Decarbonisation Technology August 2022 issue

HyNet: a case study on industrial symbiosis

How a collaboration of over 30 organisations across different industries can work together to transition to a low-carbon economy

Chris Manson-Whitton Progressive Energy

H yNet is a project creating the transporting, and storing low-carbon hydrogen. HyNet is a decarbonisation cluster – a project designed to remove and reduce carbon dioxide (CO₂) emissions from a regional industrial hub that produces economic output and, subsequently, emits CO₂. HyNet and similar clusters across the UK connect companies that generate CO 2 and companies that can use low- carbon hydrogen to displace fossil fuel sources such as natural gas. HyNet is a case study on new industrial networks that together can transition to a low-carbon economy. infrastructure for carbon capture and storage (CCS) and producing, Background Progressive Energy was formed in 1998 to deliver hydrogen and CCS clusters and is the architect of HyNet. In this article, HyNet is used as a case study on how a collaboration of over 30 organisations across different industries can work together to deliver an outcome. A perspective on UK energy consumption Have you ever thought about how much energy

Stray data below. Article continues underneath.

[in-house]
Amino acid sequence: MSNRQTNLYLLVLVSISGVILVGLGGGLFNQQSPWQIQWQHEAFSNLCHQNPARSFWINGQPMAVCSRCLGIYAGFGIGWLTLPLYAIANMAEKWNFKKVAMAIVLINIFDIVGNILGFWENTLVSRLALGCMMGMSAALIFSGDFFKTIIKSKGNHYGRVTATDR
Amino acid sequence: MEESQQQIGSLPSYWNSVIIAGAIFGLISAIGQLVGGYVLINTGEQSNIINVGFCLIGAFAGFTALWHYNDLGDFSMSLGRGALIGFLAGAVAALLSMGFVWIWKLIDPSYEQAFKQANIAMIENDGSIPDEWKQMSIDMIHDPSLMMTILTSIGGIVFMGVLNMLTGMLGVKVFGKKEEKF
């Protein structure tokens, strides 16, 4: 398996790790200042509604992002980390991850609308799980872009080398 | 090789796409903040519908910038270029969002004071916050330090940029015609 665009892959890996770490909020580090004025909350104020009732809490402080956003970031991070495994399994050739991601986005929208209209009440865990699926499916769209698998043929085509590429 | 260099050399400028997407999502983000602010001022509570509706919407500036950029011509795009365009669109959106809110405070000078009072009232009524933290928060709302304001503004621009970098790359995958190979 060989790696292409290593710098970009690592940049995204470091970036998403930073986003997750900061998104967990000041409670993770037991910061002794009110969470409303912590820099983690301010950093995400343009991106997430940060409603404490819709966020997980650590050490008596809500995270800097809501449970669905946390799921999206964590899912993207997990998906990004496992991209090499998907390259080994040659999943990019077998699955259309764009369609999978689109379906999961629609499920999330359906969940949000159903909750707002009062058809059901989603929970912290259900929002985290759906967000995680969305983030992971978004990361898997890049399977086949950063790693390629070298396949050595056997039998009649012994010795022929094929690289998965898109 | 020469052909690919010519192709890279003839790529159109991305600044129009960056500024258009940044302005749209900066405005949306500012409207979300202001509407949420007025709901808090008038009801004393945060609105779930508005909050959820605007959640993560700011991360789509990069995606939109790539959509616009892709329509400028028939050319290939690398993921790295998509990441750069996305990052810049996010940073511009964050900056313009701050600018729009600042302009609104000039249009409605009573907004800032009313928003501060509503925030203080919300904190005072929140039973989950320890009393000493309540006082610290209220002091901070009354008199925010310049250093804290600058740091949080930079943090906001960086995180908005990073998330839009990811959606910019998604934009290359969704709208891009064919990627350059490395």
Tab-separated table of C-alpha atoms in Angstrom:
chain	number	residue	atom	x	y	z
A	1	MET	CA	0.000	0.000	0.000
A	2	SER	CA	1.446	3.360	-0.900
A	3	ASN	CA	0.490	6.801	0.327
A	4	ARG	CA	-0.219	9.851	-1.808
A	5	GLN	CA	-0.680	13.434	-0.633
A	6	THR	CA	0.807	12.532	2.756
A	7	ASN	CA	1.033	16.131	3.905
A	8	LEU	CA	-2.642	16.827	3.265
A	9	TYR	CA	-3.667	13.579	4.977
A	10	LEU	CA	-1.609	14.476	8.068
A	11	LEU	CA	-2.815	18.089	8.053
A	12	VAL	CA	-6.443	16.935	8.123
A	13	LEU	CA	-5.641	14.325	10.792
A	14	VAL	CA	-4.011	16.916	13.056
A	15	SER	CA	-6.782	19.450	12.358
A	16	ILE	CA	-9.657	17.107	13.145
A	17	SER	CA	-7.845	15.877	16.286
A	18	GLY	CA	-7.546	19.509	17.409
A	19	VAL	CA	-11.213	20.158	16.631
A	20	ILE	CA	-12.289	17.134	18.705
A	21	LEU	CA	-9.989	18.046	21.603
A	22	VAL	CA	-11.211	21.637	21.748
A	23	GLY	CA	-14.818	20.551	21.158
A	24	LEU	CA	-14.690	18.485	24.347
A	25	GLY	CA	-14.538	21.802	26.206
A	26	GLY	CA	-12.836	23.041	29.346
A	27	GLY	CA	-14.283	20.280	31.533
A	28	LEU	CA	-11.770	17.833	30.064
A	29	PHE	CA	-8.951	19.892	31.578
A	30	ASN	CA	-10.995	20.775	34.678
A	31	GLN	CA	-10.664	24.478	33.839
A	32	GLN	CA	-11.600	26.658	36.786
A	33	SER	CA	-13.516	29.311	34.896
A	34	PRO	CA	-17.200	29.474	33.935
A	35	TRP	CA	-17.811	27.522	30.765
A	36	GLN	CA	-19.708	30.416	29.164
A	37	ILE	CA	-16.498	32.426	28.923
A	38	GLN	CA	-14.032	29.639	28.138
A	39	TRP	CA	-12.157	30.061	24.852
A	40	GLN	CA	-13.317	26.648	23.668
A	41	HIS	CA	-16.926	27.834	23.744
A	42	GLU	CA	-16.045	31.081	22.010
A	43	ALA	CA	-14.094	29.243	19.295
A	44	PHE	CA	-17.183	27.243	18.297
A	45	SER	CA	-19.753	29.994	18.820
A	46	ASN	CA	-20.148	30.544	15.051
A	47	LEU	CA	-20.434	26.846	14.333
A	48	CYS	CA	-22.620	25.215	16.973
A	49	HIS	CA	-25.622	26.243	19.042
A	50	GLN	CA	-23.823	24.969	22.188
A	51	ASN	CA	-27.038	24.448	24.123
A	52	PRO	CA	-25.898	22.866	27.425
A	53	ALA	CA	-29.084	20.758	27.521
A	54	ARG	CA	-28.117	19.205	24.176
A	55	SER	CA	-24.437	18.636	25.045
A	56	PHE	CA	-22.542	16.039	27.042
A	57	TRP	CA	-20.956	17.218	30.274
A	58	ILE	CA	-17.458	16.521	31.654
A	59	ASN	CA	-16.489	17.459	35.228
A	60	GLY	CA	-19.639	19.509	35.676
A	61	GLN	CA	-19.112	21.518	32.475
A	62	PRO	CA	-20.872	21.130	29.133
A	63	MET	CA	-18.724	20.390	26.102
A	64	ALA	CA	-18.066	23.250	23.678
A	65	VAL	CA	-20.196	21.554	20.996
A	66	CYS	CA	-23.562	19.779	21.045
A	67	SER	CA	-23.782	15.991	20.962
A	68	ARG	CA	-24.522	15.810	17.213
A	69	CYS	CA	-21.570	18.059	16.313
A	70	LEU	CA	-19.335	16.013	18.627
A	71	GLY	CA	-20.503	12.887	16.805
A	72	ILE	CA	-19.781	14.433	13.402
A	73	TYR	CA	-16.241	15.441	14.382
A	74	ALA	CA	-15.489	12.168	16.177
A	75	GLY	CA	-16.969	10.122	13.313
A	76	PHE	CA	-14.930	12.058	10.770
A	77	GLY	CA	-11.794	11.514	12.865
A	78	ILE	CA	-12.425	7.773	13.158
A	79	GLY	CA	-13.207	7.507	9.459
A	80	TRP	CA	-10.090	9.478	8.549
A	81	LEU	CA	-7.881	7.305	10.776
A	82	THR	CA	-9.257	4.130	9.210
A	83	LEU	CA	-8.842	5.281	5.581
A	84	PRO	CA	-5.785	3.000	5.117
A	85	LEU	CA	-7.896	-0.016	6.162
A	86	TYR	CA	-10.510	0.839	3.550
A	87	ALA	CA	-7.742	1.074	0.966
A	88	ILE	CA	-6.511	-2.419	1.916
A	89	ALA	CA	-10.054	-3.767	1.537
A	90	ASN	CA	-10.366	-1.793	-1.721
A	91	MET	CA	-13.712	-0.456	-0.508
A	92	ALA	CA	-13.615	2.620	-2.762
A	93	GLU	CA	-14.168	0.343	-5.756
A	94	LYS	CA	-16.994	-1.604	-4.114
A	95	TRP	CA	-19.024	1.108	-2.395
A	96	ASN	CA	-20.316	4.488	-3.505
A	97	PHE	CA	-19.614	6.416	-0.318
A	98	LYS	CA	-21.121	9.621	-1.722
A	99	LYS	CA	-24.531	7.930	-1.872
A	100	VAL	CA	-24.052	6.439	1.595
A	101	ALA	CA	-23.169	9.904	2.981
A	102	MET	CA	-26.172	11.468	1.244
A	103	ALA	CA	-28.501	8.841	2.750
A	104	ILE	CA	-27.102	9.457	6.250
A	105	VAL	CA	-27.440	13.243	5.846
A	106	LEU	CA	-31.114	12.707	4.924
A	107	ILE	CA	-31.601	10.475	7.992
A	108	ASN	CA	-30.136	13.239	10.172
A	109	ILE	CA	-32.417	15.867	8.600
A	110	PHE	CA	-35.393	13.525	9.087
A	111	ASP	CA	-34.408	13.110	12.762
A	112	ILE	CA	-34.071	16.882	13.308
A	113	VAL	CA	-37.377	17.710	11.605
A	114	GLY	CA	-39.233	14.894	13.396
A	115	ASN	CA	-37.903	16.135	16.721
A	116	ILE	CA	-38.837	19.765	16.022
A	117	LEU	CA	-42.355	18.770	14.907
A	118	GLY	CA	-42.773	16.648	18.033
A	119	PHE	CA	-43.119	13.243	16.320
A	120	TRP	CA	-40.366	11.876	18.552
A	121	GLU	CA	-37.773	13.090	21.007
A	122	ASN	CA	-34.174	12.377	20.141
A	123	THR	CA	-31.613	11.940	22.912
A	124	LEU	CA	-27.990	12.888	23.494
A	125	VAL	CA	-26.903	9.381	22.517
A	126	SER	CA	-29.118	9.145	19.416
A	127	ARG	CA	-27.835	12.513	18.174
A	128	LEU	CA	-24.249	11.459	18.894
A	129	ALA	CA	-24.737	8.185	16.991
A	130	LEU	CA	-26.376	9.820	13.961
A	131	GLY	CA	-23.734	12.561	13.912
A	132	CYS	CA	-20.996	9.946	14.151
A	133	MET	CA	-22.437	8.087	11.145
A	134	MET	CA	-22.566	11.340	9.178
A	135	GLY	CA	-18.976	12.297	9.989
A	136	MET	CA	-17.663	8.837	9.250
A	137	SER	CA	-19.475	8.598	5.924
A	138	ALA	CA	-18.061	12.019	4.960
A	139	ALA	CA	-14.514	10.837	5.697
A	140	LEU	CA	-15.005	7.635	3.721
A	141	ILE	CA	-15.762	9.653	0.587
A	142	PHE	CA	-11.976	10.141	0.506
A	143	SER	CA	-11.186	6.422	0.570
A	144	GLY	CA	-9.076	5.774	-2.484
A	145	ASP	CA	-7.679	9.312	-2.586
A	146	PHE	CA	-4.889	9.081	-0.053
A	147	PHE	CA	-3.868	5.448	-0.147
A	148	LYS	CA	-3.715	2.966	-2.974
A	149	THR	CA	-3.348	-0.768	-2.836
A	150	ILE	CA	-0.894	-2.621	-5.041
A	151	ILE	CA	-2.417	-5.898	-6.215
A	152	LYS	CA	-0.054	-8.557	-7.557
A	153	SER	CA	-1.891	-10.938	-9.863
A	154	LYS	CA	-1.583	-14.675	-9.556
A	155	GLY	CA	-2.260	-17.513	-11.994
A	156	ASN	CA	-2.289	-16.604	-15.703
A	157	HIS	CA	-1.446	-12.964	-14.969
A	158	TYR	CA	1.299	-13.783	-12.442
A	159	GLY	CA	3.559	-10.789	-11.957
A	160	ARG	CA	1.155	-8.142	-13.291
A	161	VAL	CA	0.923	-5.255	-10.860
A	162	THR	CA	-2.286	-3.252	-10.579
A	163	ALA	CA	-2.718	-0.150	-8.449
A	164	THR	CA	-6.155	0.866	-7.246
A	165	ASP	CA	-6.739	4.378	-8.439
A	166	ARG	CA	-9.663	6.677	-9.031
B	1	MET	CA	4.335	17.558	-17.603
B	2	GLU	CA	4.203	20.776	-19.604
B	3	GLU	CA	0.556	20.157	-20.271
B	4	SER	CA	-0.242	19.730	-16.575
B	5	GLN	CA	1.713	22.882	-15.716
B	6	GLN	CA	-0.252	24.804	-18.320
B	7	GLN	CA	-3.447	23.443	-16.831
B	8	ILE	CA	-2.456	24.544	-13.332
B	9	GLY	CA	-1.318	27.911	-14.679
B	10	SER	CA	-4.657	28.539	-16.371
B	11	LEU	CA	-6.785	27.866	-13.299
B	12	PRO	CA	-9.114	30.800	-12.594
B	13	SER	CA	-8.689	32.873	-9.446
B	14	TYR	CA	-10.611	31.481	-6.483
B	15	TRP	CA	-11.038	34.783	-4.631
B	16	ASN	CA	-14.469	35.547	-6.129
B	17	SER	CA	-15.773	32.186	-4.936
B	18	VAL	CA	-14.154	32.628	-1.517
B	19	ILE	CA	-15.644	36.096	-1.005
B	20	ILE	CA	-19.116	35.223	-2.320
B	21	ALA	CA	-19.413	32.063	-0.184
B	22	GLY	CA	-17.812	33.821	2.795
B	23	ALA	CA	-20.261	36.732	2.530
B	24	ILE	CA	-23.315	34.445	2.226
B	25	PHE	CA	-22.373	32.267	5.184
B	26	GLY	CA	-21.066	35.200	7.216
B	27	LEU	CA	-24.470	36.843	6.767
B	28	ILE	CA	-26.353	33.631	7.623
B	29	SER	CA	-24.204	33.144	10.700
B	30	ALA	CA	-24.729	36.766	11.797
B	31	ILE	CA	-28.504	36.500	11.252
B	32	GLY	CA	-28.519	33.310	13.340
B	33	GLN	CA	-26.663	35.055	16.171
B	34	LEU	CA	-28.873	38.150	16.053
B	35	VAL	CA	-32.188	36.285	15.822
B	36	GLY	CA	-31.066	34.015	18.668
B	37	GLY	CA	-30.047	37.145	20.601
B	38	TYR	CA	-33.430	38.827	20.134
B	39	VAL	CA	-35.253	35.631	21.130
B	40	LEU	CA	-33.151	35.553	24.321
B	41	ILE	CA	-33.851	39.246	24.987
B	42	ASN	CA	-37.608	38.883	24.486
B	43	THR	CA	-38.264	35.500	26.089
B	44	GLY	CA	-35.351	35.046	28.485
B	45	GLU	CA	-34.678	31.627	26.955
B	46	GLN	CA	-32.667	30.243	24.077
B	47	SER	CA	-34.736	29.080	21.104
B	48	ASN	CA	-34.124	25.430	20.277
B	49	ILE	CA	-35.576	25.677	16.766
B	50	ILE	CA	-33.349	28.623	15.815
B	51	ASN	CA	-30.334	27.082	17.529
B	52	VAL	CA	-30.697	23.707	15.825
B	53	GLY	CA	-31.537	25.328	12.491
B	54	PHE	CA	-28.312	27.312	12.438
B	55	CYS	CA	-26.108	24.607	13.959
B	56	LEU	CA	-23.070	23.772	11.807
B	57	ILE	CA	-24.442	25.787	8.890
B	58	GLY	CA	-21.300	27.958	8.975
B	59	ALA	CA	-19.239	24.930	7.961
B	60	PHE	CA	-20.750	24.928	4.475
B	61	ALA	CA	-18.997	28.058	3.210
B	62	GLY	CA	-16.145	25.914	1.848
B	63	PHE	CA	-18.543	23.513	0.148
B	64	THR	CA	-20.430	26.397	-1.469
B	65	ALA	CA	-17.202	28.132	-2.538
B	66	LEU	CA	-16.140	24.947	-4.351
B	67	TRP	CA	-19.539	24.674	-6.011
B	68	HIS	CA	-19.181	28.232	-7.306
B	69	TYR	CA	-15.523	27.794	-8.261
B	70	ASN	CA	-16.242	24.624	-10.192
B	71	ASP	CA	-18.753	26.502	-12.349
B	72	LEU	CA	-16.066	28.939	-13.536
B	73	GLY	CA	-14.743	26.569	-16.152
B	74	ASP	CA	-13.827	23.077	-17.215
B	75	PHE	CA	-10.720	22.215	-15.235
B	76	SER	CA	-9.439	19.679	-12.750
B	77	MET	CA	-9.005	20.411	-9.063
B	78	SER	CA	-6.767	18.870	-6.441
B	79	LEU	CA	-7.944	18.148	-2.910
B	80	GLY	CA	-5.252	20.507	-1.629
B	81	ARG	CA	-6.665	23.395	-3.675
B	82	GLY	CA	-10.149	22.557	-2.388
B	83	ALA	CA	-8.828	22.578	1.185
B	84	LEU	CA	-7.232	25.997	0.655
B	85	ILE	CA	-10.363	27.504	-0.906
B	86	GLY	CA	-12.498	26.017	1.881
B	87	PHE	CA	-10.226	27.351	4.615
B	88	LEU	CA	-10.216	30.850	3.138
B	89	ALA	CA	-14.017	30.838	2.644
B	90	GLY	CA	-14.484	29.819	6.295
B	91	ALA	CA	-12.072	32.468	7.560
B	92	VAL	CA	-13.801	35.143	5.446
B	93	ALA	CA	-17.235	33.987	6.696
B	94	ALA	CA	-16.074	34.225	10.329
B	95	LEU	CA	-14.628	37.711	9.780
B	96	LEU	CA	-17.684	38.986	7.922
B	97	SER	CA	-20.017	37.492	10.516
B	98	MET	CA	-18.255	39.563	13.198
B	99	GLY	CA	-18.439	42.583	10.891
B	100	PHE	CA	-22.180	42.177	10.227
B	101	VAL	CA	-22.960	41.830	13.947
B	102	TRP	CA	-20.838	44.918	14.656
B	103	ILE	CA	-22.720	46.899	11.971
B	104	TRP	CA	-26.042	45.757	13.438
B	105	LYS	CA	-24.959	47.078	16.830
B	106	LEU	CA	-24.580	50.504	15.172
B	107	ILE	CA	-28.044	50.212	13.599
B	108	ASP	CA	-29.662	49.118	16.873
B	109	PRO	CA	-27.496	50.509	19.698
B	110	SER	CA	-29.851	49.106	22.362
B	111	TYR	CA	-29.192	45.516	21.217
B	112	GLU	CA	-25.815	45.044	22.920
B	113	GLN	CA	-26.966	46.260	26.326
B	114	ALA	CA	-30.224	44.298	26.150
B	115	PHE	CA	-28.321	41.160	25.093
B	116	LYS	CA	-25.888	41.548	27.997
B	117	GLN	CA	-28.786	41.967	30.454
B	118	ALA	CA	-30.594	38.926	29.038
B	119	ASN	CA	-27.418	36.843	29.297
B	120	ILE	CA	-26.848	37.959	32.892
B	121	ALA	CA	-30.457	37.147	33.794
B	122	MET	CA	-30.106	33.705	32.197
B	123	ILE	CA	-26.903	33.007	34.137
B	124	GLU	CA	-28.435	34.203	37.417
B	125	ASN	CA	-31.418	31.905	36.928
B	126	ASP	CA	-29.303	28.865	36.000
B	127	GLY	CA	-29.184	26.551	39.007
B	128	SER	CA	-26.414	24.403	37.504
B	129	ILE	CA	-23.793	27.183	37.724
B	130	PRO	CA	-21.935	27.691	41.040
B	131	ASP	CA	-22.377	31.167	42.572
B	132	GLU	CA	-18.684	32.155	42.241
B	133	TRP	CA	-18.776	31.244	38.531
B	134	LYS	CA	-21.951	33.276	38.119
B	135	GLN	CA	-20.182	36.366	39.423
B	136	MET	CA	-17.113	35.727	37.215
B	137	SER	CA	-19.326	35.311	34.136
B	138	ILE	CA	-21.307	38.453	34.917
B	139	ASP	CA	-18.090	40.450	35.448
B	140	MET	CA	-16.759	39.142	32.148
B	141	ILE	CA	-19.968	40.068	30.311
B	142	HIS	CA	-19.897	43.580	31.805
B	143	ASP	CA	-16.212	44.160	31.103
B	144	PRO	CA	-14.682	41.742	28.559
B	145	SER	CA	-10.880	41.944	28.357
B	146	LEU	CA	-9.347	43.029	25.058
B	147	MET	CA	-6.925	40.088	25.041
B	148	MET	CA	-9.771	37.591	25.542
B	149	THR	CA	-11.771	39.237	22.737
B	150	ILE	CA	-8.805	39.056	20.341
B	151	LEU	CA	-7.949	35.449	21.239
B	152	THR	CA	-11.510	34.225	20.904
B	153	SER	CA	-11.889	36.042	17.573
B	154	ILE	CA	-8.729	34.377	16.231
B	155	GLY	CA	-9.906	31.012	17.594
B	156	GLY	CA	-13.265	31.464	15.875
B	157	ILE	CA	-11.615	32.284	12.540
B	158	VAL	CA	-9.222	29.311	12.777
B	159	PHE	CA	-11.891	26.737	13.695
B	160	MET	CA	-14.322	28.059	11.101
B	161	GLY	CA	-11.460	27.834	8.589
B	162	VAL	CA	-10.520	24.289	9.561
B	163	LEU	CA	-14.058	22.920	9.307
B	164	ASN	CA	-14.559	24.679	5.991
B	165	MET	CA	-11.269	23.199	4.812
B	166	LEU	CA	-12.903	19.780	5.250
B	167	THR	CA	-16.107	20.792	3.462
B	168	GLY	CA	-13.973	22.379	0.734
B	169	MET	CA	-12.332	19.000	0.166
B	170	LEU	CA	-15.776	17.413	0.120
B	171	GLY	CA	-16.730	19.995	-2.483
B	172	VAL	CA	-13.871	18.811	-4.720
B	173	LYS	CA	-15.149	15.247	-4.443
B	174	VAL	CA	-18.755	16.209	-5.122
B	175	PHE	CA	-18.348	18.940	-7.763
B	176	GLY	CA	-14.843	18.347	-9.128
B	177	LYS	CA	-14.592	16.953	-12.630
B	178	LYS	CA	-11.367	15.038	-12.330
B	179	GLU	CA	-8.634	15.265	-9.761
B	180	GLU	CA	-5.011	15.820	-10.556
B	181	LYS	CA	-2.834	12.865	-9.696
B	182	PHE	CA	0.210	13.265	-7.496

it takes to produce ordinary household tasks? As a consumer, the task of boiling a kettle, a menial element of a Briton’s day, uses on average 2-3 kWh of energy, roughly equivalent to someone climbing the stairs to the top of the Empire State Building! A household gas boiler uses 10 times that energy to provide heating and hot water. The production of energy can be taken for granted. From a national perspective, the UK is one of the world leaders in offshore wind. In 2021, it generated over 30 TWh of electricity from offshore wind, against the UK electricity demand of around 300 TWh. Beyond electricity, natural gas supplies around 600 TWh of our energy, while 800 TWh comes from petroleum products. Thus, while the UK is a world leader in offshore wind, 30 TWh is only 10% of our electricity consumption and just 2% of our total energy flows of 1740 TWh (see Figure 1 ). Rightly, the UK plans a massive expansion of offshore wind, but a five-fold expansion would still only make 10% of our total energy flow. So, the question is, how do we fill the gap? Progressive Energy believes we need renewable energy. For renewables to take a

Five-fold expansion by 2030

A major energy gap to ll – this needs a proper transition

Electricity Electricity Electricity Electricity


Misc Misc Misc

Natural gas Natural gas







50% 60%



90% 100%

Figure 1 Anchoring energy – the UK picture in 2021


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